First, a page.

- In Heralds of Valdemar, Monarch's Own Herald is the King or Queen's bodyguard during state functions, even though the current Queen and the Heir can both handle themselves in a fight. Justified because 1) crowned heads leave the fighting to others, and 2) it gives them the advantage if any would-be assassins assume it will be an easy job.
- In the Horus Heresy novels:
- Many of the Primarchs are guarded by a Praetorian Guard, which they of course don't actually need, being so badass themselves. It's lampshaded by Corax on one occasion and summed up by Guilliman on another:
Faffnar: If you were, say, without your bodyguard and cornered in a room with us-
Guilliman: My dear Faffnar, then you would be cornered in a room with me.
- Then, of course, there are the Custodians, who serve the same function to the Emperor of Mankind, a being so powerful, he's worshipped by an increasing number of people as a Physical God, so anything that could threaten him would probably wipe the floor with the entire order. The Emperor is well aware of that, and uses them mostly as a rapid strike force and Imperial Palace guard.
- Many of the Primarchs are guarded by a Praetorian Guard, which they of course don't actually need, being so badass themselves. It's lampshaded by Corax on one occasion and summed up by Guilliman on another:
- Armsmen tend to be this in Vorkosigan Saga. Some justify this by doubling as a Battle Butler (doing more mundane tasks as well as serving as guards). Also the Armsman might be assigned to protect a dependant, a guest or whatever.
- Harry Potter:
- Harry is occasionally given an escort by the Ministry of Magic or the Order of the Phoenix, despite having survived facing Voldemort in five out of five encounters.
- The Order does make sense, and Harry gladly accepts their protection (at least until he gets worried they'll be hurt for him), but he does get visibly annoyed when an Auror in a suit tries to manhandle him.
- Hagrid acts as this in Deathly Hallows, when he's the one guarding Harry as he leaves Privet Drive. Although he is impervious to many spells due to being a half-giant, as a wizard he's basically a third-year with a broken wand. This is to exploit the trope. Their enemies, the Death Eaters, don't expect Harry to be with a bodyguard who's weaker than himself, so the Death Eaters mostly ignore Hagrid and instead go for the strongest Order member, Mad-Eye Moody, while Hagrid is able escort Harry safely to his destination (and it probably would have worked almost perfectly if Harry didn't give himself away with his Signature Move).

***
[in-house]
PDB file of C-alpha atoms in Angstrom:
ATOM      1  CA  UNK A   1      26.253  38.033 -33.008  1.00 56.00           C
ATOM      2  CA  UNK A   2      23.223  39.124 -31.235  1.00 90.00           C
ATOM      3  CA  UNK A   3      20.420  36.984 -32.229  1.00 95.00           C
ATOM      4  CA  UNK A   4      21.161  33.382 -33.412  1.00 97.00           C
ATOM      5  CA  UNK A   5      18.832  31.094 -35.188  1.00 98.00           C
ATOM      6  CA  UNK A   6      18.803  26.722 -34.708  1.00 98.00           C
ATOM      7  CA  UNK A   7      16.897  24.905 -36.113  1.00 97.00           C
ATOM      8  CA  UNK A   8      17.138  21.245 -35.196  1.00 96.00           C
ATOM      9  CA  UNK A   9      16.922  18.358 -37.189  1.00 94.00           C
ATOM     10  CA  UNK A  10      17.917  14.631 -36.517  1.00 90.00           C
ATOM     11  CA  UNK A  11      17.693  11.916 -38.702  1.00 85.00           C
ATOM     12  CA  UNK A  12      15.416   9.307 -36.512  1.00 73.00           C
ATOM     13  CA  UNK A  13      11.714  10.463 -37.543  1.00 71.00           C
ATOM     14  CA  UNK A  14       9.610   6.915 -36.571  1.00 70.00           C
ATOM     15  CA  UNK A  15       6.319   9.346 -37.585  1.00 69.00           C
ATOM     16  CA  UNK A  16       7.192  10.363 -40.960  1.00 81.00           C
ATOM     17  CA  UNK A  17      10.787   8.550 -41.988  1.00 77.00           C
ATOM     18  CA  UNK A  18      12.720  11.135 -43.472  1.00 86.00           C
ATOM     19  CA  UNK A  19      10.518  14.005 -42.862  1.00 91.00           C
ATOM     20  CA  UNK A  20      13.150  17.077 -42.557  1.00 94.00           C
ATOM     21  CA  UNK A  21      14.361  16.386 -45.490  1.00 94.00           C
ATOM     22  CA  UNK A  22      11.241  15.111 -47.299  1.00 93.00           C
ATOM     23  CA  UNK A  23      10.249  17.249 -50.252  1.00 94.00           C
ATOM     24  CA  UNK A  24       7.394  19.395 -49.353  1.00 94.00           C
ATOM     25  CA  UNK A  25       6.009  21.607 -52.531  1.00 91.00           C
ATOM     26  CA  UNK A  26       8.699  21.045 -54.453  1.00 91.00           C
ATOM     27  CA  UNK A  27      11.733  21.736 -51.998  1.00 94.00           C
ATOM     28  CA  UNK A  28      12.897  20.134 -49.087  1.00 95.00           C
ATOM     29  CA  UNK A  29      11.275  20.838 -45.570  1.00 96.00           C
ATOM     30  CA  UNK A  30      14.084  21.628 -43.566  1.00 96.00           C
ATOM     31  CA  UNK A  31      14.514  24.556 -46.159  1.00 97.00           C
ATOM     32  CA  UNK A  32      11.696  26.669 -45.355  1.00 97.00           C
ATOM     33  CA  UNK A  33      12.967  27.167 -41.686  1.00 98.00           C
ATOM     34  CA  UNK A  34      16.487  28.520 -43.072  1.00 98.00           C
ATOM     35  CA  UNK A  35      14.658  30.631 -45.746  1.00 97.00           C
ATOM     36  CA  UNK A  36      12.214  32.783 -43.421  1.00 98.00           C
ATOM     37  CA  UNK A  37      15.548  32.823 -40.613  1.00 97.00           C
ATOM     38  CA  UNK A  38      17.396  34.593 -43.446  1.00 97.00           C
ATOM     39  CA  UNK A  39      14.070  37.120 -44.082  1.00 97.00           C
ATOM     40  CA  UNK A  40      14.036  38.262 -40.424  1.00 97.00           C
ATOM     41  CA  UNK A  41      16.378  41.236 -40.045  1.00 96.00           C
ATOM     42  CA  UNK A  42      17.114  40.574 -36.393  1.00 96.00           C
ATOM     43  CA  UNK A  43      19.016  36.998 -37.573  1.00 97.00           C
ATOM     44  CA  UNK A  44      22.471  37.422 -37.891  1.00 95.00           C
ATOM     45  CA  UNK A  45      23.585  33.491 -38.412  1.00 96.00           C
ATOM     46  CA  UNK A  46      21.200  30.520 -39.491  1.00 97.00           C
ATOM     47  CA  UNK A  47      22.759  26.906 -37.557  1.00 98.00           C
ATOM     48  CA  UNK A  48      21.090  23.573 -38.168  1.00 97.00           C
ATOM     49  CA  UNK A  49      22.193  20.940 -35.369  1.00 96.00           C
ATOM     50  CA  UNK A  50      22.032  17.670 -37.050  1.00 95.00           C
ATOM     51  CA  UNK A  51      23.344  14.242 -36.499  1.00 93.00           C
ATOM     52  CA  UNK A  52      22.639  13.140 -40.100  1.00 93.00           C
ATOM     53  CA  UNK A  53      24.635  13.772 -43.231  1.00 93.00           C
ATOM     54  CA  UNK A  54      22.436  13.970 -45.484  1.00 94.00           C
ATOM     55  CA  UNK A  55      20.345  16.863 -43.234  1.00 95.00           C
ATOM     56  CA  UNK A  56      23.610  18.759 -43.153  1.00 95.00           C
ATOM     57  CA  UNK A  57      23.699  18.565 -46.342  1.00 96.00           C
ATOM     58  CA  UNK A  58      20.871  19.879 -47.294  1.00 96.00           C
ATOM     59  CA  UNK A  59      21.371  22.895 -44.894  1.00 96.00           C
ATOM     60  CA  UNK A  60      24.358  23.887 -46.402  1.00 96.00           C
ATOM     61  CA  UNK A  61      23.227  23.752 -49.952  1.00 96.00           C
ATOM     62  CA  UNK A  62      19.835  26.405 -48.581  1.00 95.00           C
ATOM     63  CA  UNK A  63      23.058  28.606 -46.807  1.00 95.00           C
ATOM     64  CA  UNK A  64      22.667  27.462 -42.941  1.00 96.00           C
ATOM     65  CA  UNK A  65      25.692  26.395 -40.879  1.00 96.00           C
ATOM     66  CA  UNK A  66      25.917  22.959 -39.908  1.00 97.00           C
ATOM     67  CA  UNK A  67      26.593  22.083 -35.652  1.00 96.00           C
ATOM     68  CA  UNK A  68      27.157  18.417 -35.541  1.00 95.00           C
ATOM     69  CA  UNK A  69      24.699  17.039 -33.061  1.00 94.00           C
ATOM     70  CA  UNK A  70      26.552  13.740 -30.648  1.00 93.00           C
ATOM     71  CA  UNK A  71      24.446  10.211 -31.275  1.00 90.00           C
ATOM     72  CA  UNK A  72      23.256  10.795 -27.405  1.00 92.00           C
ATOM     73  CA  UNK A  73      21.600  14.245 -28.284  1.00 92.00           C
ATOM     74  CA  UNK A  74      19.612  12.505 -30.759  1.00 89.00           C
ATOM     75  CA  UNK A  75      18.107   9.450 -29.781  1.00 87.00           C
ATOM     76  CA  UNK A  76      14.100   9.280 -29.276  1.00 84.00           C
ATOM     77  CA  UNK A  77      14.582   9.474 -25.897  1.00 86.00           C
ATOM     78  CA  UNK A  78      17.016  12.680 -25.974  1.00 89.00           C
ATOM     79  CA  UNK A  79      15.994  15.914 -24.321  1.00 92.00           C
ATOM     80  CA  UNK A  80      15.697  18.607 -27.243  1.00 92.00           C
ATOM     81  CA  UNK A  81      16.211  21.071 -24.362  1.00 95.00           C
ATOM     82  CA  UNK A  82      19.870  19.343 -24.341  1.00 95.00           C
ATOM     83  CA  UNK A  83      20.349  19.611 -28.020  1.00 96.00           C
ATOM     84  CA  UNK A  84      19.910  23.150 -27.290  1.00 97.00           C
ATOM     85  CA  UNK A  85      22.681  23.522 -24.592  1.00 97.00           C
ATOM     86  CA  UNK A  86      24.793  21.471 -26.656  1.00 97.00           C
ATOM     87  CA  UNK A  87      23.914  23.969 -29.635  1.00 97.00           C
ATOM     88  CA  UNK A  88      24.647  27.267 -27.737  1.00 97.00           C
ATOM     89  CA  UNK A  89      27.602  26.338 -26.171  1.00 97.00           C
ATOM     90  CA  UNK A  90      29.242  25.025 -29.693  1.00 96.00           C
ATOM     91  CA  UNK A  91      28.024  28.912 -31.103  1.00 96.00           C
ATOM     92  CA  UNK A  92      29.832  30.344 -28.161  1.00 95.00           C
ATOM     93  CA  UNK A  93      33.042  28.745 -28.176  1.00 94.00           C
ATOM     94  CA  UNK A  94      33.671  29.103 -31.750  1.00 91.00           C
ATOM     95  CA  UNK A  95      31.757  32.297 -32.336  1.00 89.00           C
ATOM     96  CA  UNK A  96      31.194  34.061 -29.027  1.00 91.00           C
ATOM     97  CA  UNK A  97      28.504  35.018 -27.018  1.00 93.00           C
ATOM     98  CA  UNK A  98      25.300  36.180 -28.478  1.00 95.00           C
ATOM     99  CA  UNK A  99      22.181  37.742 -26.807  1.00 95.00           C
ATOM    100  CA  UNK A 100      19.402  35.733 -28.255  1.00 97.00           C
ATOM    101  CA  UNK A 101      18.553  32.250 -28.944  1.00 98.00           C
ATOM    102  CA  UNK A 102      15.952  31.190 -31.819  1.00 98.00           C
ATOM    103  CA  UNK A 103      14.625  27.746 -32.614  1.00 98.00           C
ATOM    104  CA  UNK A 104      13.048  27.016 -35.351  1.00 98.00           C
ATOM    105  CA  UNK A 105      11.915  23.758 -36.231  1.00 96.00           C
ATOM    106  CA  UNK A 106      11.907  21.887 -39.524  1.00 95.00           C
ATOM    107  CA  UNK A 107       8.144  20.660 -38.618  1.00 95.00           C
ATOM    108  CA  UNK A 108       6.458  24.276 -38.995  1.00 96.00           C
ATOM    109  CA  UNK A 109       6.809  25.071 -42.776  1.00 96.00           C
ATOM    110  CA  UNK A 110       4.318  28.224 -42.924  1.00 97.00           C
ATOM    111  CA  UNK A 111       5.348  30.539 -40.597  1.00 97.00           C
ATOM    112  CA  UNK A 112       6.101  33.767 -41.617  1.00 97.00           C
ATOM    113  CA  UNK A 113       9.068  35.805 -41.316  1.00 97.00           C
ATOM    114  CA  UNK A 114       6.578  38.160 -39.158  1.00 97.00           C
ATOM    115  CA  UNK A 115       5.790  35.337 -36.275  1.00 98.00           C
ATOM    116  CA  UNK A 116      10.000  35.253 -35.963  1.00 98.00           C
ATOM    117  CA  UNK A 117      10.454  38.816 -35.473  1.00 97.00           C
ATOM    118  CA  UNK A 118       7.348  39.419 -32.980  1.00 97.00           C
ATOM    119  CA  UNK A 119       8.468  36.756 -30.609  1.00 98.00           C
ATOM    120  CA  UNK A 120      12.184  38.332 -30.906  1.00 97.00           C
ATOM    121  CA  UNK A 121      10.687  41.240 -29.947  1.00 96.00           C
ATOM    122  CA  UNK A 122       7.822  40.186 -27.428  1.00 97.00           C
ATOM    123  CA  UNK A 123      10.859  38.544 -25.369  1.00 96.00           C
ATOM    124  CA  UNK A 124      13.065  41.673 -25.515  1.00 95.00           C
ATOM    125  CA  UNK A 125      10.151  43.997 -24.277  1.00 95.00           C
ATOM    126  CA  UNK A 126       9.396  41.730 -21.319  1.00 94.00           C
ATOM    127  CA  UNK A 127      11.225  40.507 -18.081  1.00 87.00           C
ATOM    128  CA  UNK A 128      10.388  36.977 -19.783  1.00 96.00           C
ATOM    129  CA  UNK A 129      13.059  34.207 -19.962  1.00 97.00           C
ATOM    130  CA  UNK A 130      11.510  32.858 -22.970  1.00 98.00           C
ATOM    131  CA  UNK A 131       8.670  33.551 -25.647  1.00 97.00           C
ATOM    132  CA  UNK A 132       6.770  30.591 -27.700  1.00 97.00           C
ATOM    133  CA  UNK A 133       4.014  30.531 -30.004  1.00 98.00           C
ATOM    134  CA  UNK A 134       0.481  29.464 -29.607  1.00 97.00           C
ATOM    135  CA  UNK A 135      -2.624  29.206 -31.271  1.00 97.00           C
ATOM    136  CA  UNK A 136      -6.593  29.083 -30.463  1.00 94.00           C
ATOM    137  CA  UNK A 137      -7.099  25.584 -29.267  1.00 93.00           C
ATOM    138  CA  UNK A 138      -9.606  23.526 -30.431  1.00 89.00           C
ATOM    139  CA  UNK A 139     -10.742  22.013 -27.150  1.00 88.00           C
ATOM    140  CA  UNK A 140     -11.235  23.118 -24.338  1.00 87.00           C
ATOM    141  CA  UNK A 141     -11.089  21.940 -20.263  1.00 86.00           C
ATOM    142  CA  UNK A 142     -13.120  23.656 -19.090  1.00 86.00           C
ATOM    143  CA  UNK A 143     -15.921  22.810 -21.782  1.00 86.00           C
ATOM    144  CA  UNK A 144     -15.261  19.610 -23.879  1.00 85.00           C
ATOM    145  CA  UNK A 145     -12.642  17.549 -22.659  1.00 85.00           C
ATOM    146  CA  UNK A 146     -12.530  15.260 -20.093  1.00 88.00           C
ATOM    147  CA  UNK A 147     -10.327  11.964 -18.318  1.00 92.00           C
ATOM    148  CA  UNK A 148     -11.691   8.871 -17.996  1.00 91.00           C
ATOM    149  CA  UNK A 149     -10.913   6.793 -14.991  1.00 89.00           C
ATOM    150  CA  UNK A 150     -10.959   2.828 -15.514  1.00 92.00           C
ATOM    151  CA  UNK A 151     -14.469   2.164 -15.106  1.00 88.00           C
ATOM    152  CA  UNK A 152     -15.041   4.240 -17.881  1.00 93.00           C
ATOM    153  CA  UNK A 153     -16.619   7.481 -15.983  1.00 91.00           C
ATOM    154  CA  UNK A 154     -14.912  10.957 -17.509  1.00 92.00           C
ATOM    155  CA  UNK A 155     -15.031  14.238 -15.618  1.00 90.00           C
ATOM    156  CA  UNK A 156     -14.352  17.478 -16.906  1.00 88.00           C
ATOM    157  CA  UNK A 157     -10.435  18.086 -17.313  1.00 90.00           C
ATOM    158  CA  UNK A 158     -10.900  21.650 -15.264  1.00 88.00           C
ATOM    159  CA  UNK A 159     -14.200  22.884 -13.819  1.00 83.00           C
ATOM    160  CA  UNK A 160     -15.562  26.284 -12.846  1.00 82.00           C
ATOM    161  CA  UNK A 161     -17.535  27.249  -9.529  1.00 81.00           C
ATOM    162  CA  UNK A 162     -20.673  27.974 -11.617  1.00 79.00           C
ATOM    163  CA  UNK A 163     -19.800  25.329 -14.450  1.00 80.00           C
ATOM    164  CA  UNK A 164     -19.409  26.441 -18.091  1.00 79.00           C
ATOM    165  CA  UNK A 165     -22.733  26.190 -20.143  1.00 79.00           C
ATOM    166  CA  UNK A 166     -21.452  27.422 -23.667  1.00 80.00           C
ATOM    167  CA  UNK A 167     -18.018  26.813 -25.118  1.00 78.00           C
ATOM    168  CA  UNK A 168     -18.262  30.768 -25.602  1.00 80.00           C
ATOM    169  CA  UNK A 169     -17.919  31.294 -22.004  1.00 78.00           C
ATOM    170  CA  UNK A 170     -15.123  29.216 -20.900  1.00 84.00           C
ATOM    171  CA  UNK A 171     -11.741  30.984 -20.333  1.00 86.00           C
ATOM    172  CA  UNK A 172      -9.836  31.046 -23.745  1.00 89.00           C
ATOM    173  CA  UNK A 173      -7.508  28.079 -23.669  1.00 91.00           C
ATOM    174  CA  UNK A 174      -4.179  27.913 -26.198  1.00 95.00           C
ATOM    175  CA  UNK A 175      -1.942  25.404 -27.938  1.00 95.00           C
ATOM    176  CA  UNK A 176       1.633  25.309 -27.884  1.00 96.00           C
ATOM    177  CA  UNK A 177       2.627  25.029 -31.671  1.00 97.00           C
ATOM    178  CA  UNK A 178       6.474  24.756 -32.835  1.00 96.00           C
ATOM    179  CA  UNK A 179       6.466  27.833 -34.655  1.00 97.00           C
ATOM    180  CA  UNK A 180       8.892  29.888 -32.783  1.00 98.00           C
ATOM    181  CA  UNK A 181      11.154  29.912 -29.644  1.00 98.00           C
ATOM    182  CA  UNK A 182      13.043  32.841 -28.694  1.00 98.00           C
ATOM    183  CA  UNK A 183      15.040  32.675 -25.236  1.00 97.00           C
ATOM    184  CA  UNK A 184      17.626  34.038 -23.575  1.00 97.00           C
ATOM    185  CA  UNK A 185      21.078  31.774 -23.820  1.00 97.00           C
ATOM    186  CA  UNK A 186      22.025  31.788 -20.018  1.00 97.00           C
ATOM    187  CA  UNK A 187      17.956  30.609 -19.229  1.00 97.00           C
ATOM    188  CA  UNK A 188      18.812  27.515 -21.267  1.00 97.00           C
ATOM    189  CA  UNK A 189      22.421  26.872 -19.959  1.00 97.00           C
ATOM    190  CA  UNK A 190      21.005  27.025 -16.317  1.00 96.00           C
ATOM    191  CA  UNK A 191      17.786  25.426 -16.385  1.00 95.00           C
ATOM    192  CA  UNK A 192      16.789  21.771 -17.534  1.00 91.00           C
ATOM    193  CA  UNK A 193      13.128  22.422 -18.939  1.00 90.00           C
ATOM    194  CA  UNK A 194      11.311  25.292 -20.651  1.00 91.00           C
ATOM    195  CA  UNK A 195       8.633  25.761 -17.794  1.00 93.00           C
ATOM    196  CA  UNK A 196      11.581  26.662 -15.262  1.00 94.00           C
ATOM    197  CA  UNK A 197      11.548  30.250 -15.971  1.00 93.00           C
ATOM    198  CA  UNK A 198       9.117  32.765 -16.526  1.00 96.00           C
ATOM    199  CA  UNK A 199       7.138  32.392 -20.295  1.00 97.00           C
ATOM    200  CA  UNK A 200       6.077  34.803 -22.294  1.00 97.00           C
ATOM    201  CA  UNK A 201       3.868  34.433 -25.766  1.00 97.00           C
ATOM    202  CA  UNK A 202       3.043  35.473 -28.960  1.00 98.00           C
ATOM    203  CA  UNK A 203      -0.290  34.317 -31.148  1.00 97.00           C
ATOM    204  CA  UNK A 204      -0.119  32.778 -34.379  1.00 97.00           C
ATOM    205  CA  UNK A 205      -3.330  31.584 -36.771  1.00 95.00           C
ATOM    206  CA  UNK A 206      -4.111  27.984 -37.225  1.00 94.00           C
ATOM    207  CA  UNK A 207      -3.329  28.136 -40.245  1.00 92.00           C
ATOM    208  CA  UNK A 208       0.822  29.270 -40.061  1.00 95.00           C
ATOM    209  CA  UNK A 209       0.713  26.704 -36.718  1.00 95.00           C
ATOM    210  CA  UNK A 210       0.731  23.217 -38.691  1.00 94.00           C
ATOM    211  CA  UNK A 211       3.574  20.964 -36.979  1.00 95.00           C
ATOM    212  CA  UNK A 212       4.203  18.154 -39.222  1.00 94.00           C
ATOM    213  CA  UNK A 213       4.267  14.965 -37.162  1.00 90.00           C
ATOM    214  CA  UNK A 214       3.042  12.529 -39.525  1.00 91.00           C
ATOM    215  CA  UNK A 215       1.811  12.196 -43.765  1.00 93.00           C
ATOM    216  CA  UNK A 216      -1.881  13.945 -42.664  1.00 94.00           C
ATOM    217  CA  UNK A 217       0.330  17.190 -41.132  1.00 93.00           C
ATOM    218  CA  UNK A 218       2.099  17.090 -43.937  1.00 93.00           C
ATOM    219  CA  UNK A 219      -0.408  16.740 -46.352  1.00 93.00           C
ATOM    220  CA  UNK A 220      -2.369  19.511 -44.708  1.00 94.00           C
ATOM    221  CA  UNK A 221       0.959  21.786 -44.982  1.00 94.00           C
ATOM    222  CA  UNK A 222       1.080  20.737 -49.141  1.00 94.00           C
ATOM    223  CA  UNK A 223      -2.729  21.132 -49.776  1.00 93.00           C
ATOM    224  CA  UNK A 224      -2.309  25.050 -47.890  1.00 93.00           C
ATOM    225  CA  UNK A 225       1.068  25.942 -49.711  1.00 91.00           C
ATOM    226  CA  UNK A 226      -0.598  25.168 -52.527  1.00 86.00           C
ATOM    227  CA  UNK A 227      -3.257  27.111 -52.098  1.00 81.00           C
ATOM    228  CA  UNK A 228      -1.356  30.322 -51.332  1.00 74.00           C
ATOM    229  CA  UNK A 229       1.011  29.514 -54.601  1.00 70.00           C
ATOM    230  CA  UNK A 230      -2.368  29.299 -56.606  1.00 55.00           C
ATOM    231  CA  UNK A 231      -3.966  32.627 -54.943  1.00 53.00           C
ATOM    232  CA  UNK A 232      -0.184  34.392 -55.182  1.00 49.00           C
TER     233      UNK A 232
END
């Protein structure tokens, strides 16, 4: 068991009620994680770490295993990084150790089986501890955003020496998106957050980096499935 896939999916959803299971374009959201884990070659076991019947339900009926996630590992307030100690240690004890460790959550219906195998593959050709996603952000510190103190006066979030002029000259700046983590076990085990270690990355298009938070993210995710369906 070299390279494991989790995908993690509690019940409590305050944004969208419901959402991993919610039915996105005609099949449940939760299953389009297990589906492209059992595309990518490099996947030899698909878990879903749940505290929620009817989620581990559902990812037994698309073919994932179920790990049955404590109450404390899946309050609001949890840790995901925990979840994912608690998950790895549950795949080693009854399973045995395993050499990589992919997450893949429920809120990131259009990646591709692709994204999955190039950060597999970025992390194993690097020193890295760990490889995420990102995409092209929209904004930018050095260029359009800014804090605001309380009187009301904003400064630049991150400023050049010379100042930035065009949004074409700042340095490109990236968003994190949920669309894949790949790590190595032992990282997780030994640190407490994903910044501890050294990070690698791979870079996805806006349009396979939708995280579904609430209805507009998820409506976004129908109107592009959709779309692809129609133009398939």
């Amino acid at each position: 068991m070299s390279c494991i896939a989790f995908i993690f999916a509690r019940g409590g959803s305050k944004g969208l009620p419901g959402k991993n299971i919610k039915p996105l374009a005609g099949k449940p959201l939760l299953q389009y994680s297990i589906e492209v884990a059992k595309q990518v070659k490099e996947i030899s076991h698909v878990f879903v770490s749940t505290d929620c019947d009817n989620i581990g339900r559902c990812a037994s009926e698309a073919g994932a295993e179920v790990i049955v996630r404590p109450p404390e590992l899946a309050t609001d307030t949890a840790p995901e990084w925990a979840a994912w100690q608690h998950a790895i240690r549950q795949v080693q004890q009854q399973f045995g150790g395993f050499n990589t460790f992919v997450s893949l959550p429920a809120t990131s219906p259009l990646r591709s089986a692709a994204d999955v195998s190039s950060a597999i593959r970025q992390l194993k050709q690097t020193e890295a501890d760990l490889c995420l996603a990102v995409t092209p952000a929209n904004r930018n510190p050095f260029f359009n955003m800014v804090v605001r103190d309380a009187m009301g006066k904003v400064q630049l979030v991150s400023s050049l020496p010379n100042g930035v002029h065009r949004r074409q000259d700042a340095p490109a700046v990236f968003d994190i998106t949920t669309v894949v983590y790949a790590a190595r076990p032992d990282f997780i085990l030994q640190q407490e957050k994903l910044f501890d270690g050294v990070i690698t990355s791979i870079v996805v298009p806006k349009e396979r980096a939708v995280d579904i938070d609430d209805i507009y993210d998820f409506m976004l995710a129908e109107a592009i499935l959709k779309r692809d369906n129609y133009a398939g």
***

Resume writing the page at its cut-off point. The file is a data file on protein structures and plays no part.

- Nearly anyone set to guard Honor Harrington (and there's always someone from the third book on) is almost guaranteed to be less skilled in combat than their Primary. Well, except when their name is Andrew LaFollet and the pulser darts have started flying. Honor, an exceptional shot herself, was always in a genuine awe about LaFollet's firefight skill. Nevertheless, her armsmen still make her much safer — by providing strength in numbers, by keeping 100% attention on her safety when she's distracted by other matters, and by making the occasional Heroic Sacrifice in her stead.
- In the Prince Roger series, Roger is not as combat- or life-experienced as his bodyguards, but he's a better shot than any of them, and has lightning-fast reflexes thanks to genetic enhancement. On more than one occasion, he overrides their attempts to keep him out of the line of fire by demonstrating that he's better for the job at hand than they are.
- In The Stone Prince, Demnor actively leads his bodyguard in the defense against a combination castle assault/assassination attempt. While they do take blows for him, he dishes out most of the damage. His fiancee kills quite a few people too.
- The Reynard Cycle : The Graycloaks that Reynard surrounds himself with in Defender of the Crown are no match for him. When he is directly threatened, he tends to wave even their captain aside.
- Richard in the Sword of Truth series is quite aware of his own badassery—he's both one of the greatest swordsmen alive and an extremely powerful if untrained wizard—but has never ruled before, so he doesn't understand the need for bodyguards at first. Then one of said guards points out that if nothing else, he needs to sleep. Eventually he grows used to the entourage someone of his high rank demands.
- Vaness of The Witchlands is one of the most powerful witches to ever live, having once brought down an entire mountain on her enemies' heads. Nonetheless, she has an elite Praetorian Guard, because while's she's powerful, she's still a squishy human.